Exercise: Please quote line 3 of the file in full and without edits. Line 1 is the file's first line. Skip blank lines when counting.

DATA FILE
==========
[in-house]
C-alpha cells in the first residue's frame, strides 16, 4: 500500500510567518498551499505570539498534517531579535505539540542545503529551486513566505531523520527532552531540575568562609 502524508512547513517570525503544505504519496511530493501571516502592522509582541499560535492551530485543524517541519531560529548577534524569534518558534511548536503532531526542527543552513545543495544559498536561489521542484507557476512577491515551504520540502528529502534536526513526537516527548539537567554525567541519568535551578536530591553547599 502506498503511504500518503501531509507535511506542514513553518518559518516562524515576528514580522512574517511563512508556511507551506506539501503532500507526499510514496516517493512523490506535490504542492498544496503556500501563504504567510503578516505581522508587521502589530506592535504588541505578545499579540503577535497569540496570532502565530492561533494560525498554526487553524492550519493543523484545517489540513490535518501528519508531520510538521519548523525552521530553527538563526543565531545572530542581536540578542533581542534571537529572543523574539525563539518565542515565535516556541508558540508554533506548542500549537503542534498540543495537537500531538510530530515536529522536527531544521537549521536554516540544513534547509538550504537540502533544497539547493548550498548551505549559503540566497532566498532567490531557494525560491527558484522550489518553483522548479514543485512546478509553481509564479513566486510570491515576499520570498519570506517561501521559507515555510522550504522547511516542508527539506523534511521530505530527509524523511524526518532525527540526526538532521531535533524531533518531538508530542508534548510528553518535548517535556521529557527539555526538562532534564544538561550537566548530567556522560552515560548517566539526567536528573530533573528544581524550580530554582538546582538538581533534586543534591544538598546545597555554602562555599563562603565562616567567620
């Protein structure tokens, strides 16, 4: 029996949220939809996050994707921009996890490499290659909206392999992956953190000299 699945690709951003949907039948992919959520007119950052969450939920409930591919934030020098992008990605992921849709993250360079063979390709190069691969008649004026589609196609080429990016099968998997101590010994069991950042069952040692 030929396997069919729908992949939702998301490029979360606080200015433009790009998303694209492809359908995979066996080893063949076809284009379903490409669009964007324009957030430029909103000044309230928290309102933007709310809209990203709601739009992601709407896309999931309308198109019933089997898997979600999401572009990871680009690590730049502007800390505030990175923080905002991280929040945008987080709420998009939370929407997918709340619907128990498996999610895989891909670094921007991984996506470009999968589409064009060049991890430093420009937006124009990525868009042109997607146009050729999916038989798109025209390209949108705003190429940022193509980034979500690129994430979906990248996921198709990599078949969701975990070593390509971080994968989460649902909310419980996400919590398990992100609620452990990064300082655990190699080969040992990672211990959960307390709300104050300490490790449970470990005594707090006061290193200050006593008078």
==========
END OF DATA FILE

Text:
């Protein structure tokens, strides 16, 4: 029996949220939809996050994707921009996890490499290659909206392999992956953190000299 699945690709951003949907039948992919959520007119950052969450939920409930591919934030020098992008990605992921849709993250360079063979390709190069691969008649004026589609196609080429990016099968998997101590010994069991950042069952040692 030929396997069919729908992949939702998301490029979360606080200015433009790009998303694209492809359908995979066996080893063949076809284009379903490409669009964007324009957030430029909103000044309230928290309102933007709310809209990203709601739009992601709407896309999931309308198109019933089997898997979600999401572009990871680009690590730049502007800390505030990175923080905002991280929040945008987080709420998009939370929407997918709340619907128990498996999610895989891909670094921007991984996506470009999968589409064009060049991890430093420009937006124009990525868009042109997607146009050729999916038989798109025209390209949108705003190429940022193509980034979500690129994430979906990248996921198709990599078949969701975990070593390509971080994968989460649902909310419980996400919590398990992100609620452990990064300082655990190699080969040992990672211990959960307390709300104050300490490790449970470990005594707090006061290193200050006593008078």